Com 2012/0729, http://www.europarl.europa.eu/registre/docs_autres_institutions/commission_europeenne/com/2012/07 29/COM_COM(2012)0729_EN.pdf 102 http://www.eesc.europa.eu/?i=portal.en.soc-opinions.27502
well as in their carrier. Labour offices should have enough capacities for individual approach to everyone searching for the job for the first time. D) Legal bases for the Youth Guarantee include Title IX TFEU, and in particular Article 149: â€œThe European Parliament and the Council [â€Ś] may adopt incentive measures designed to encourage cooperation between Member States and to support their action in the field of employment through initiatives aimed at developing exchanges of information and best practices, providing comparative analysis and advice as well as promoting innovative approaches and evaluating experiences, in particular by recourse to pilot projects.â€?
With the contribution of: AFIES: Fundacion asistencial para la Formacion, Inteegracion y Estudio Ajutament de Barcelona Alliance international de journalists Altramente Amnisty International UK Animo young left ARCA - Centro Mantovano di Solidarietà Onlus Archivio delle Memorie Migranti (AMM) ARCI ARSIS Thessaloniki Association pour l’Instauration pour le Revenu d’Existence Associazione Class Action Procedimentale Associazione Dawa Associazione di Promozione Sociale Vagalumeart Associazione Gli Anelli Mancanti Onlus Associazione Scambieuropei Associazione Studi Giuridici sull'Immigrazione (ASGI) Associazione Ya Basta Basic Income Earth Network, BAAR (Be an Angel Romania) Cafe Babel Cafe Babel Campaign Against Homophobia Campaign for Press and Broadcasting Freedom Casa Eslava Centro Studi Alta Formazione e Ricerca “Pedagogicamente” Centro Studi per l'Alternativa Comune CEPS Cercle des Voisins CFJ CGIL CGIL Emilia Romagna Cilap-eapn CIME Citizens for Europe City of Byala Slatina, town of Bardarski Geran CIVES CIVILSCAPE CLS/CGIL Modena Collettivo Prezzemolo Comisiones Obreras Confederation of the Independent Trade Unions in Bulgaria Cooperativa La Rupe Bologna Cooperativa Sociale InOpera Coordinamento SEL di Modena Coordination EAU - Île de France Corriere Immigrazione CriticAtac daSud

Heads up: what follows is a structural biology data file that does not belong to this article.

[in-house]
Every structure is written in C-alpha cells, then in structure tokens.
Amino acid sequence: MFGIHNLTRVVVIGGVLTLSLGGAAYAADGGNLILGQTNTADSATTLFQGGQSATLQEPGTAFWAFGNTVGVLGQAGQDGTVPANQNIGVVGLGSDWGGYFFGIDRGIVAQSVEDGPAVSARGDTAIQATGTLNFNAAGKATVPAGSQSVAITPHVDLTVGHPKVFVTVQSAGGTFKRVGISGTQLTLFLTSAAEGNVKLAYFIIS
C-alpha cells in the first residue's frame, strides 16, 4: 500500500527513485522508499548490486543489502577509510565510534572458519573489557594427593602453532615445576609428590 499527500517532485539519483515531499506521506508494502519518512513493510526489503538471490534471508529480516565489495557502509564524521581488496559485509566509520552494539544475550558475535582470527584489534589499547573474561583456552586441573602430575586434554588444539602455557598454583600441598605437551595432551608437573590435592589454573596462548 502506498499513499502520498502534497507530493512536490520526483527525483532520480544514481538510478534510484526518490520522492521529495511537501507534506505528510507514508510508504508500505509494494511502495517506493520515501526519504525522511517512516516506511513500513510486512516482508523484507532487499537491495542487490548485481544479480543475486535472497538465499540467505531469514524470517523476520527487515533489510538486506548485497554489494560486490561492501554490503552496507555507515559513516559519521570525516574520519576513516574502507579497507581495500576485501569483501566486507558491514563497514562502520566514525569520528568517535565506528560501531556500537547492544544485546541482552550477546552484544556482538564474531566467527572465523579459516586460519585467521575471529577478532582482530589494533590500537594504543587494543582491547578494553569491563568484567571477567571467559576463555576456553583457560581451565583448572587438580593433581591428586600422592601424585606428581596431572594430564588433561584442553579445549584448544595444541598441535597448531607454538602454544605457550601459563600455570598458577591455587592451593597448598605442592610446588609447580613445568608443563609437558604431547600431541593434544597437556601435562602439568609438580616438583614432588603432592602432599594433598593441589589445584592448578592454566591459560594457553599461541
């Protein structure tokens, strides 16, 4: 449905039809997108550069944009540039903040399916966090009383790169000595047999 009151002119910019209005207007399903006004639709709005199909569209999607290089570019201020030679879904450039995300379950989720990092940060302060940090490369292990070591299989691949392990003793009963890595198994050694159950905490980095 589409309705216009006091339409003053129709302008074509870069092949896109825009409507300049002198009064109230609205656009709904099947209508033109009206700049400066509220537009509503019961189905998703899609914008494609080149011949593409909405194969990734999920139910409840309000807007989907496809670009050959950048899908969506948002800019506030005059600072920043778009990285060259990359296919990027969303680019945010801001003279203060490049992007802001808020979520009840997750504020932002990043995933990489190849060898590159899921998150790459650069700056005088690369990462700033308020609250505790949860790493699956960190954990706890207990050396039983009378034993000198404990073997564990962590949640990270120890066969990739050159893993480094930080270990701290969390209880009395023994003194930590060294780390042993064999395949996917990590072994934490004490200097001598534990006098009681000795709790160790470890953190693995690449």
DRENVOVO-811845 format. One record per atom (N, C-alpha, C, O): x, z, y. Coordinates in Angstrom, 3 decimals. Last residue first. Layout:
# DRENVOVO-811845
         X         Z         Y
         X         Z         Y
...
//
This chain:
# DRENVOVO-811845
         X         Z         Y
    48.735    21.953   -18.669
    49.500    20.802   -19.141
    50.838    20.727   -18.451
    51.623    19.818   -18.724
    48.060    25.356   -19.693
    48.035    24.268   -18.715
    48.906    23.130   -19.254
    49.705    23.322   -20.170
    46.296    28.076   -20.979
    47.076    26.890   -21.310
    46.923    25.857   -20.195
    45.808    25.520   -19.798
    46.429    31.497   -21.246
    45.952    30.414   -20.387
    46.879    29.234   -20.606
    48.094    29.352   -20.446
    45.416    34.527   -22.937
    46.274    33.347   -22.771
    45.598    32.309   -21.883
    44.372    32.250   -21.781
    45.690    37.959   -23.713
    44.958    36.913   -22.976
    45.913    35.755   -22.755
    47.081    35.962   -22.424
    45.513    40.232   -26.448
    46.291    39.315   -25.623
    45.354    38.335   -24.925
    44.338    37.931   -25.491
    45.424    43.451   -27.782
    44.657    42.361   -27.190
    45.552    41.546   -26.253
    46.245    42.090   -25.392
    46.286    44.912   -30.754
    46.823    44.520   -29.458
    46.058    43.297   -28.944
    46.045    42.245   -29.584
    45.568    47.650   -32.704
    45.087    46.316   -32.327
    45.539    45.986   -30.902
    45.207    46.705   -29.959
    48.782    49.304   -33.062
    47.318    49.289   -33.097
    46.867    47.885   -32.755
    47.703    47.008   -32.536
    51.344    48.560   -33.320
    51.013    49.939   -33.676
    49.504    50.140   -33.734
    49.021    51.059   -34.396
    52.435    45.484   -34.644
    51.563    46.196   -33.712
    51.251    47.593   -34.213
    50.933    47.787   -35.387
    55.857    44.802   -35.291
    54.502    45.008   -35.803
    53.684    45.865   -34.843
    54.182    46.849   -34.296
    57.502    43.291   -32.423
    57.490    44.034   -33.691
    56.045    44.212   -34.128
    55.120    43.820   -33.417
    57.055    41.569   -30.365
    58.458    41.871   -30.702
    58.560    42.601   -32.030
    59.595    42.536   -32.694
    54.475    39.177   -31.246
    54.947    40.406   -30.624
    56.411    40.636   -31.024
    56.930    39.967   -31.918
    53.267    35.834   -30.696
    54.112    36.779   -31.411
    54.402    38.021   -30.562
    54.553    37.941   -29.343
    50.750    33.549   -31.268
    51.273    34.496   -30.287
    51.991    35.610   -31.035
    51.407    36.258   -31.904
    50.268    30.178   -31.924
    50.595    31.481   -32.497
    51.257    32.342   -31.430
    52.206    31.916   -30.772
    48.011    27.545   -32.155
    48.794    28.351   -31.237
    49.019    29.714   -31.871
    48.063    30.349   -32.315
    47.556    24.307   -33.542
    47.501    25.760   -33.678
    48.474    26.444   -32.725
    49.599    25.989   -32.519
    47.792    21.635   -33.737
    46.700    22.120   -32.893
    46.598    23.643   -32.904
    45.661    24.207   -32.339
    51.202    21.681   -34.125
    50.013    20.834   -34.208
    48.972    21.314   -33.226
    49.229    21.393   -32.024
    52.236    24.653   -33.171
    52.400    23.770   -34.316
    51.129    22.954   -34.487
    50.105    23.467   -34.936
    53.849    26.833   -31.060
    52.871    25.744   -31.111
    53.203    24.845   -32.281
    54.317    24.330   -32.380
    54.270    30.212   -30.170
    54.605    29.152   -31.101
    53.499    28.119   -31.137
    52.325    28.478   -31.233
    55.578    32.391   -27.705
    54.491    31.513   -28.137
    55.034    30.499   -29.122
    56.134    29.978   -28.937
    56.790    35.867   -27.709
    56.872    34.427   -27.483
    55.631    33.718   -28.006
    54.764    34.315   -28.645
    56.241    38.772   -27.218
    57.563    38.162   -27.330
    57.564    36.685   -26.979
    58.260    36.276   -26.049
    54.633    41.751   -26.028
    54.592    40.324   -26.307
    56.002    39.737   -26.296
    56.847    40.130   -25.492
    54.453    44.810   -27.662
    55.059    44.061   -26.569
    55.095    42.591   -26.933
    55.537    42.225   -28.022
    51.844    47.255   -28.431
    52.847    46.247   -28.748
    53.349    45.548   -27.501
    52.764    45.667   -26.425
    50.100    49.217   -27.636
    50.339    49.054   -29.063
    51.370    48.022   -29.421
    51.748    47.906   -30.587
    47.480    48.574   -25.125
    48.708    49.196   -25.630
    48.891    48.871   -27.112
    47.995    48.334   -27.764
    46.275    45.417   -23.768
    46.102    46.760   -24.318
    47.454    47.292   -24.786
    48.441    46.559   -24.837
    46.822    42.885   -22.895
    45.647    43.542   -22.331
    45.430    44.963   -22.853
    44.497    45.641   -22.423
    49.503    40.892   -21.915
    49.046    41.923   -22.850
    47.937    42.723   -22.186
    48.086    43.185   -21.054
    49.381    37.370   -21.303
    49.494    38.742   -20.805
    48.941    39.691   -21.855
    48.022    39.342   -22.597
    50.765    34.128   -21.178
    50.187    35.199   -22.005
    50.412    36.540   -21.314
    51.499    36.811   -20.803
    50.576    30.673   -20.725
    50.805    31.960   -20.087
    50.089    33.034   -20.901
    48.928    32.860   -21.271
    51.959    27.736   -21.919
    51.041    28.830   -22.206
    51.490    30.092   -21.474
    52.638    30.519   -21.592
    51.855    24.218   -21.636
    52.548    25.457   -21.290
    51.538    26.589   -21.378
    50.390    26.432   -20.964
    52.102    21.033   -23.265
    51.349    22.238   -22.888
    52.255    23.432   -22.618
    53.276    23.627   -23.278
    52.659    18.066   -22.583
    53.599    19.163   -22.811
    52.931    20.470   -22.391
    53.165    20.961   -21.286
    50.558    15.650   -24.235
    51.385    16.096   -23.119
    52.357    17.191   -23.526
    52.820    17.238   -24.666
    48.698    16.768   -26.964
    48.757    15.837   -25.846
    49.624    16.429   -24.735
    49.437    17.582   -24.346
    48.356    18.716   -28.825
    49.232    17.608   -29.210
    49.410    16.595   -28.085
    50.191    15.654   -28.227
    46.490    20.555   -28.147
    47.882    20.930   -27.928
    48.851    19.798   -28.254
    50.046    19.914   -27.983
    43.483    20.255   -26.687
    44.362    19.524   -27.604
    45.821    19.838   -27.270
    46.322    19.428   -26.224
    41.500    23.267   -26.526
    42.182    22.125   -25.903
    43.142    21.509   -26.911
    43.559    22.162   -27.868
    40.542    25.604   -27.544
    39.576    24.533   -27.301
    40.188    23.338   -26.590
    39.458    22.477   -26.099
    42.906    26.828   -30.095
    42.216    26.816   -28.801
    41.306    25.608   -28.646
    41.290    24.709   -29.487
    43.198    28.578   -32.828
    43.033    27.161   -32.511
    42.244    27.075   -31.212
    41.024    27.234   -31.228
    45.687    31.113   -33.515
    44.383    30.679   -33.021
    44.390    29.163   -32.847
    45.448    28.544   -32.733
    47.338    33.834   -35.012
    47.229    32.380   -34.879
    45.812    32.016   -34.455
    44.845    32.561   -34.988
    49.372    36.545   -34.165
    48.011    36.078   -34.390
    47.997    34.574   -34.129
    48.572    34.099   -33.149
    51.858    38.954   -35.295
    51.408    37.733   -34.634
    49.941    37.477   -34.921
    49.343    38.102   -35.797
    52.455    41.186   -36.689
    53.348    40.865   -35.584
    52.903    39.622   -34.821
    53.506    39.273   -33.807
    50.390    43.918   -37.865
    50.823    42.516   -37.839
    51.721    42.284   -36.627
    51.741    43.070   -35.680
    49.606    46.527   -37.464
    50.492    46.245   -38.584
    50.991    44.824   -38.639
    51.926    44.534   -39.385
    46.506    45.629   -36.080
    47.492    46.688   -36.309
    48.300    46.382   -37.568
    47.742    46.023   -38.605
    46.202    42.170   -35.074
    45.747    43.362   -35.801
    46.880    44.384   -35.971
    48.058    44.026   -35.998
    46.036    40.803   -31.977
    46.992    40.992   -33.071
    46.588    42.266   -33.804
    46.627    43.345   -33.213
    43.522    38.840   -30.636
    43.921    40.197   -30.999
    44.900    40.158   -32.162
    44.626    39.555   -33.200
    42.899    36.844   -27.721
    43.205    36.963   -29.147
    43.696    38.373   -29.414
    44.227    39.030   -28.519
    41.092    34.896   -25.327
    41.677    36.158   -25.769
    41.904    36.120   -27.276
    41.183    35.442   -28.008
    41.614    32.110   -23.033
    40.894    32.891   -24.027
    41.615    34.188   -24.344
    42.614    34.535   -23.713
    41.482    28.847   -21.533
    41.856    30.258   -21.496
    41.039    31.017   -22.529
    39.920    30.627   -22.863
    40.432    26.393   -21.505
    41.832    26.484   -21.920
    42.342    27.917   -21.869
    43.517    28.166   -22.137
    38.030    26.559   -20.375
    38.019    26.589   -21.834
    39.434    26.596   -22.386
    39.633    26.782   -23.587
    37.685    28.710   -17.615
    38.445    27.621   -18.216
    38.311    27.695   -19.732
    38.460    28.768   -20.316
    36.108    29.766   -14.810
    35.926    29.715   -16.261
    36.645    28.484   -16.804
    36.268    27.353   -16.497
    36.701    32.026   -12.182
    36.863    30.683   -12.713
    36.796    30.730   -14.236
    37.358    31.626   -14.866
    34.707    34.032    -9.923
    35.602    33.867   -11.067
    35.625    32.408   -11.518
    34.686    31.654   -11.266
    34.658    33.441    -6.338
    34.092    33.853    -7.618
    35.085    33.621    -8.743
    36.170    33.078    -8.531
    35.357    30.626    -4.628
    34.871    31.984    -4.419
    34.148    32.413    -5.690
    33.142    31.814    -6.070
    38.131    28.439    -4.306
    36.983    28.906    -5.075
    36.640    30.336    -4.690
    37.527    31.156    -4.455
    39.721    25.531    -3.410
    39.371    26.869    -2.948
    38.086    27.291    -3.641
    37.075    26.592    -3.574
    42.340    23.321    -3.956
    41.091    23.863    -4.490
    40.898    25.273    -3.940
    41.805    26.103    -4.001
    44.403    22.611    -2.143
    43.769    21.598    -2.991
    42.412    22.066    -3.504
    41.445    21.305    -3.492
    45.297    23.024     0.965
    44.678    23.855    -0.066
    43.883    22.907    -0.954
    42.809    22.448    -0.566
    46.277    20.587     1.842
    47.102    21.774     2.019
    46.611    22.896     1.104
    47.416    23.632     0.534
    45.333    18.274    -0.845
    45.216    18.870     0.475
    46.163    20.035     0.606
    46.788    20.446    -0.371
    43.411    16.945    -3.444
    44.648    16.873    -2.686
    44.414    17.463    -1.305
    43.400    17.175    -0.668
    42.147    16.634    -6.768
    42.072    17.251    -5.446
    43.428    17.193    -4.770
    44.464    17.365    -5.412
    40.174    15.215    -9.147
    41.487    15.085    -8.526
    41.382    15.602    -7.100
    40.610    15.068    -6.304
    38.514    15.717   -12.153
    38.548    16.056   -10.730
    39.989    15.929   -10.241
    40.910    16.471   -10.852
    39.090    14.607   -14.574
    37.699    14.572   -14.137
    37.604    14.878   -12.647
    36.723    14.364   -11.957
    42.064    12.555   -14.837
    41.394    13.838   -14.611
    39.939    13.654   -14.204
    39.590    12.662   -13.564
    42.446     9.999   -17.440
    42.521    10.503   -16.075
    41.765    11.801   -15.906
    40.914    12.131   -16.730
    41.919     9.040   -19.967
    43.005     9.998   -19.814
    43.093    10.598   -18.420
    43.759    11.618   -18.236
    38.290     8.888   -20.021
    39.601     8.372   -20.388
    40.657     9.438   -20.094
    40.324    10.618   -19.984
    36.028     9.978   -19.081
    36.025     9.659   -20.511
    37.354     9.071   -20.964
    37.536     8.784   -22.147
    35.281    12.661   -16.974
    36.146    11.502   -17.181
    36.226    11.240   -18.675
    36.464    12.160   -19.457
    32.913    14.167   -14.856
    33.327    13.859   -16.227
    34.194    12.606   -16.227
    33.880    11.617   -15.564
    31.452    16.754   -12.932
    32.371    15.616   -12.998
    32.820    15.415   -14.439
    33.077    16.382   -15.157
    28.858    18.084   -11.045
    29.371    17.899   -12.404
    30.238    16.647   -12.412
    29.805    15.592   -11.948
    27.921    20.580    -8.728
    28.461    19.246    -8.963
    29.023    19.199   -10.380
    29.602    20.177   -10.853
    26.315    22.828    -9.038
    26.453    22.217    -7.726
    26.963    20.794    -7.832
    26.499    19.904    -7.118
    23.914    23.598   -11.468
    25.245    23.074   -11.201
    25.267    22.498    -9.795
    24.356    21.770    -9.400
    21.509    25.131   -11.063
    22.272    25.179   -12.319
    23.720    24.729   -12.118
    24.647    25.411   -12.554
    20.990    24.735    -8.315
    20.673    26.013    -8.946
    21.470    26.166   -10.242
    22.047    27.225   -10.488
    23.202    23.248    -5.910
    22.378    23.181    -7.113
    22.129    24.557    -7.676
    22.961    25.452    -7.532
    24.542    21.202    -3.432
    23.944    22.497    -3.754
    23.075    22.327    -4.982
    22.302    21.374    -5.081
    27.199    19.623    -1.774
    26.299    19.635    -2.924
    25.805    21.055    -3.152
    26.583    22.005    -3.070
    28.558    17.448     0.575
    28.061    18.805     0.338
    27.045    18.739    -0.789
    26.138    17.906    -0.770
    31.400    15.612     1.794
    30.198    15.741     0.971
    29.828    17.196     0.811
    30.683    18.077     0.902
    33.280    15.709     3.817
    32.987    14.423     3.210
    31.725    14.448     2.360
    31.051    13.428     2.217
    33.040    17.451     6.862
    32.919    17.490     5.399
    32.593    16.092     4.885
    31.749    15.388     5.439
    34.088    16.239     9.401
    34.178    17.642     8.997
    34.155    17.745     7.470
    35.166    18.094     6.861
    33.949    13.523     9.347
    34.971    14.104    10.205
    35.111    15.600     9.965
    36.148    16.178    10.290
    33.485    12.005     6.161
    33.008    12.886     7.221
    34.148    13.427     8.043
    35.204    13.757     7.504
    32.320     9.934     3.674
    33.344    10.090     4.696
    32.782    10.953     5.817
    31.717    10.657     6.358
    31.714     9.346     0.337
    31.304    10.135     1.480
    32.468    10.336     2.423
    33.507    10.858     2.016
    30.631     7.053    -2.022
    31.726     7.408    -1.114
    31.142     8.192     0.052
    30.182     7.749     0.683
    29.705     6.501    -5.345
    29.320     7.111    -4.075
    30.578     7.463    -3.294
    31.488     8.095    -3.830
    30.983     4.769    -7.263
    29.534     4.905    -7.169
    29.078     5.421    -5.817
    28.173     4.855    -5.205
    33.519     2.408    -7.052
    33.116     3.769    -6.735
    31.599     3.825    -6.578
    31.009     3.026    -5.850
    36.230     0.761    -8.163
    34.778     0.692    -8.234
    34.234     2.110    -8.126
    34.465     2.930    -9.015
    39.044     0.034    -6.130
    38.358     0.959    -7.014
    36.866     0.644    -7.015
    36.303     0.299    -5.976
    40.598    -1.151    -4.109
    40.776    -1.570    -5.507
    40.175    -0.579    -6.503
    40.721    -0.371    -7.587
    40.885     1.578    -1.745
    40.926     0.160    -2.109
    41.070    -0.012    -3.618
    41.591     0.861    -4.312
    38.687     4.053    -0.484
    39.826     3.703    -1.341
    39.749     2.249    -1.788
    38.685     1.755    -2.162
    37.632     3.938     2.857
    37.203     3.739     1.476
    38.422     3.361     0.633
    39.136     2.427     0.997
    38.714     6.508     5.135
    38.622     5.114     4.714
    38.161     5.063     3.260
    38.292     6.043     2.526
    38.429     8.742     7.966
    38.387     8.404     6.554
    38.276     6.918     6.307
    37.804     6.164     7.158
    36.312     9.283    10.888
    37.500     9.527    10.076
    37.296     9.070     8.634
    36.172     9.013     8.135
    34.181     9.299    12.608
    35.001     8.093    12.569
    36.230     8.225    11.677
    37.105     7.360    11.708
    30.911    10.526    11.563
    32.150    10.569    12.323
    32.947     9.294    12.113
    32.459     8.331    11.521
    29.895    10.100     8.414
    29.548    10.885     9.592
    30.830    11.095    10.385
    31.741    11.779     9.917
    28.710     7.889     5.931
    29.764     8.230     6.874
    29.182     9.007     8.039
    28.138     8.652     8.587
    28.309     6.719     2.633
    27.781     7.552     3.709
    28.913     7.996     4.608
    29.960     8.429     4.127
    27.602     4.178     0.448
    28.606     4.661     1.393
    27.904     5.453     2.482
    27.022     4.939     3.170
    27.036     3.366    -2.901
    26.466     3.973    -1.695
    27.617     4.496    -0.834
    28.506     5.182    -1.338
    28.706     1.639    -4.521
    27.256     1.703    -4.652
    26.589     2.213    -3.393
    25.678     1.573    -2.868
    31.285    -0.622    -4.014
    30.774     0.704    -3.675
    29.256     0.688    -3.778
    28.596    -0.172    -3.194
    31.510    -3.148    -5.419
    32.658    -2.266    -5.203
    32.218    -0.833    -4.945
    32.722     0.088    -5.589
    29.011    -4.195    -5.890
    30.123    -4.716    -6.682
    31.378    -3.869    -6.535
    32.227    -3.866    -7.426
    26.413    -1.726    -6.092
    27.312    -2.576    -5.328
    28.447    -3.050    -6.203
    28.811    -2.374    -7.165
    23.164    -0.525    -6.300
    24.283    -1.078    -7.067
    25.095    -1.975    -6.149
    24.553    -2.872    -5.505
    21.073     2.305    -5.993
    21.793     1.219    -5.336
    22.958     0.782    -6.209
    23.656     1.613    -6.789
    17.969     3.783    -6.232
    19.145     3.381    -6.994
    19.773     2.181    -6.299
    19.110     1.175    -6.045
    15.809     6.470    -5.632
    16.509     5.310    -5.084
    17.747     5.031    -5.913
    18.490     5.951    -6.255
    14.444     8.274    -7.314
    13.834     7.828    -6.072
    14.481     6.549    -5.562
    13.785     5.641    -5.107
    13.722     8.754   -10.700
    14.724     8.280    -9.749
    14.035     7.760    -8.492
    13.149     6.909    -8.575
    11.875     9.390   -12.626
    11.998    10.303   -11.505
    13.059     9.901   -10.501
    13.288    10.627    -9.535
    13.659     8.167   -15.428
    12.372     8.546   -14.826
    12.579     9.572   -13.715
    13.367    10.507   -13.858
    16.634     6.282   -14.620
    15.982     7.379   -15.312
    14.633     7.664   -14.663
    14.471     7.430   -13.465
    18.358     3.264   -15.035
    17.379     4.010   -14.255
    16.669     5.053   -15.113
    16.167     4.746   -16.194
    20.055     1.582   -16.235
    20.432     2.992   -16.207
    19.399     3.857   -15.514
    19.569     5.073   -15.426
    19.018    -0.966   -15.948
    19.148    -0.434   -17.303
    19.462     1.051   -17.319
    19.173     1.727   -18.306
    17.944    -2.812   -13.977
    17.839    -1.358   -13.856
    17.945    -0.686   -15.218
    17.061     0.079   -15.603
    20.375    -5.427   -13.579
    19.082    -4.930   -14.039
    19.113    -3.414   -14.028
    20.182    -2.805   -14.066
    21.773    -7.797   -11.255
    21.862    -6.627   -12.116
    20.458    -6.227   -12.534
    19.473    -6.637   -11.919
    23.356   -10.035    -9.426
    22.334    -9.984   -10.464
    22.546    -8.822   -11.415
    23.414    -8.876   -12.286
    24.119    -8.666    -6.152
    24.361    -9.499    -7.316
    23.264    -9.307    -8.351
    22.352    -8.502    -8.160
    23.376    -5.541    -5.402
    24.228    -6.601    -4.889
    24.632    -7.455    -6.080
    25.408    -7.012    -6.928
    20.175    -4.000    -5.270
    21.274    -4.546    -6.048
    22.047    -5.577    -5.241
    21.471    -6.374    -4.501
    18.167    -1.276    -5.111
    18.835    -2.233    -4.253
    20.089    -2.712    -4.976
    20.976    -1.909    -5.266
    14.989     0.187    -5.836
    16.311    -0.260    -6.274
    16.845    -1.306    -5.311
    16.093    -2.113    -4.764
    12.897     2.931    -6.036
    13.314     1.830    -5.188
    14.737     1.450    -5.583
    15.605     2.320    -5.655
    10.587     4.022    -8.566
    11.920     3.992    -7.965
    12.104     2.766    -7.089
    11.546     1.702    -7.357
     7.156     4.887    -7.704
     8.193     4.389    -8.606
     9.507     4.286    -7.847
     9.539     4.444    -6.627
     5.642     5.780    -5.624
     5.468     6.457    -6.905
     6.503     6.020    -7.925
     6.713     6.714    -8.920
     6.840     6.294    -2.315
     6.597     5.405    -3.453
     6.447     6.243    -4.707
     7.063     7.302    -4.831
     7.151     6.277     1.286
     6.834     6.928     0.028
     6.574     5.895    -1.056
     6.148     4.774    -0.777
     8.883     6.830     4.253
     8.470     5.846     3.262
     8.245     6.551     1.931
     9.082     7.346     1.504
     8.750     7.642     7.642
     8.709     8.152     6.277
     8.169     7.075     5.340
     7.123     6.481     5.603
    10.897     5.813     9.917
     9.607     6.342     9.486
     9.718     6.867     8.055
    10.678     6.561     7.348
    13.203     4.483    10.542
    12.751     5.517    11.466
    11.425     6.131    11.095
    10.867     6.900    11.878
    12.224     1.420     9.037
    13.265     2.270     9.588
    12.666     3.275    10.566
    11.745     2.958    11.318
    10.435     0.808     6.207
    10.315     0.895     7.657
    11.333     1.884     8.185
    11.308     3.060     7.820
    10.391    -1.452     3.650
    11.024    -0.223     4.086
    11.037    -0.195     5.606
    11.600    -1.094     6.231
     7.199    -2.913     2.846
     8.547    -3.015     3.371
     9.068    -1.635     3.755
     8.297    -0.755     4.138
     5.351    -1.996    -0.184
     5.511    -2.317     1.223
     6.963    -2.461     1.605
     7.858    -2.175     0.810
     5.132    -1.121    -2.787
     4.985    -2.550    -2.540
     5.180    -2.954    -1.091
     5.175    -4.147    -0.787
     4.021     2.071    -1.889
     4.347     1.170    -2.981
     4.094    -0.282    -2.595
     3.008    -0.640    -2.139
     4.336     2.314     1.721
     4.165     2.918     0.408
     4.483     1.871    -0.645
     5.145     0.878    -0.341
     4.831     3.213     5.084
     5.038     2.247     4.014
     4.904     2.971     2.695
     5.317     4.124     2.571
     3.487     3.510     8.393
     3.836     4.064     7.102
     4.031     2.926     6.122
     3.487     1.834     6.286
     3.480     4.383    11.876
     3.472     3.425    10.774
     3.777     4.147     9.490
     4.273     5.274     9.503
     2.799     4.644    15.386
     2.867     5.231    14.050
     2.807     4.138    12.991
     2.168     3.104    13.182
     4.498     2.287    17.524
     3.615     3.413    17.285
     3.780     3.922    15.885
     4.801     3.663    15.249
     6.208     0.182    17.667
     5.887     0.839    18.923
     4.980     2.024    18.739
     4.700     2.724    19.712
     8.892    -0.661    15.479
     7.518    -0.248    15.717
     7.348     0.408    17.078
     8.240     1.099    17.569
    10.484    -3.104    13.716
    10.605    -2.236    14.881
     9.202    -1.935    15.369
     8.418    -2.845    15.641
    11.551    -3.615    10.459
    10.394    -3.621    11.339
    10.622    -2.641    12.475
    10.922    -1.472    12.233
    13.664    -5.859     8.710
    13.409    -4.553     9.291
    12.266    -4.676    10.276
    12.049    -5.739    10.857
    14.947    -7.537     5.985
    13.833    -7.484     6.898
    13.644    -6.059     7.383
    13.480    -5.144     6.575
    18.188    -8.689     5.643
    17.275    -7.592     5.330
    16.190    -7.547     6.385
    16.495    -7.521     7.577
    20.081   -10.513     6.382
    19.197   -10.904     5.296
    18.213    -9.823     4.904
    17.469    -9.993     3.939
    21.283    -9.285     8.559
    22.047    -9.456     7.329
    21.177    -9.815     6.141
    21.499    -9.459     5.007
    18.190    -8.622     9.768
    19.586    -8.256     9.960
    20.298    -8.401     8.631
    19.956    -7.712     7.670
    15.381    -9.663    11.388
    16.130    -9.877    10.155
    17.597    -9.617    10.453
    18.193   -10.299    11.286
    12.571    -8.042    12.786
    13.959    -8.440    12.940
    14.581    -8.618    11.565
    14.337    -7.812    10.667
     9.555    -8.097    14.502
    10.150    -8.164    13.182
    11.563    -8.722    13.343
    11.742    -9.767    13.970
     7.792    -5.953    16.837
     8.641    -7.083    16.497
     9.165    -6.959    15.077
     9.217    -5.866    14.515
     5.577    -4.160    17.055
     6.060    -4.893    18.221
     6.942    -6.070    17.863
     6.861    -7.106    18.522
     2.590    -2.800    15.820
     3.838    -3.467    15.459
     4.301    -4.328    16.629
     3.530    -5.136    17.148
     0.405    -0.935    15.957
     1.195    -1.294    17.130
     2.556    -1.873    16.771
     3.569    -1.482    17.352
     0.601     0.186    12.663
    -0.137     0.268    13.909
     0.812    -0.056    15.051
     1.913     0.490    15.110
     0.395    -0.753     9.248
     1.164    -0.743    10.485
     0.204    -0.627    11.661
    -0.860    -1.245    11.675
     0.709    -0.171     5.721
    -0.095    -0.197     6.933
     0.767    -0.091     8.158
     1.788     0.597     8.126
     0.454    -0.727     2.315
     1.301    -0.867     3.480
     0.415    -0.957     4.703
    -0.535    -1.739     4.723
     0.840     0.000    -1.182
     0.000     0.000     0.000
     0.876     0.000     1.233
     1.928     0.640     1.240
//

Democracia Real Ya Disputacio Barcelona Doxa Collective Eau de Paris ECAS ECI L'eau, un droit humain Economic Policy Institute ENNA Europanova Europea house for culture European Alternatives, European Association for the Defence of Human Rights European Civic Forum European House European Youth Forum EuropeDirect-CENTRAS Fairwork FIOM FLARE Flare FNSI Fondation Charles Léopold Mayer Food and water Europe Fortress Europe Friedrich Ebert Stiftung Garante delle persone sottoposte a misure restrittive o limitative della libertà personale dell'Assemblea Legislativa Regione Emilia-Romagna Gas Generation Precaire Greek Social Forum Green European Foundation Greens in London Grupul pentru Acţiune Socială Herbc Hotel Central in Cluj Hungarian Europe Society Il Fatto Quotidiano Il Manifesto Il nostro tempo è adesso ILGA InfoEuropa Initiative and Referendum Institute Europe Initiative Zivilgesellschaft Iniziativa Femminista Europea Institut Emile Vanderveldee International University College of Turin Internocracy Istituto Dirpolis - Scuola Superiore di Studi Universitari e di Perfezionamento Sant'Anna Istituto Italiano Fernando Santi JEF Europe Job for Job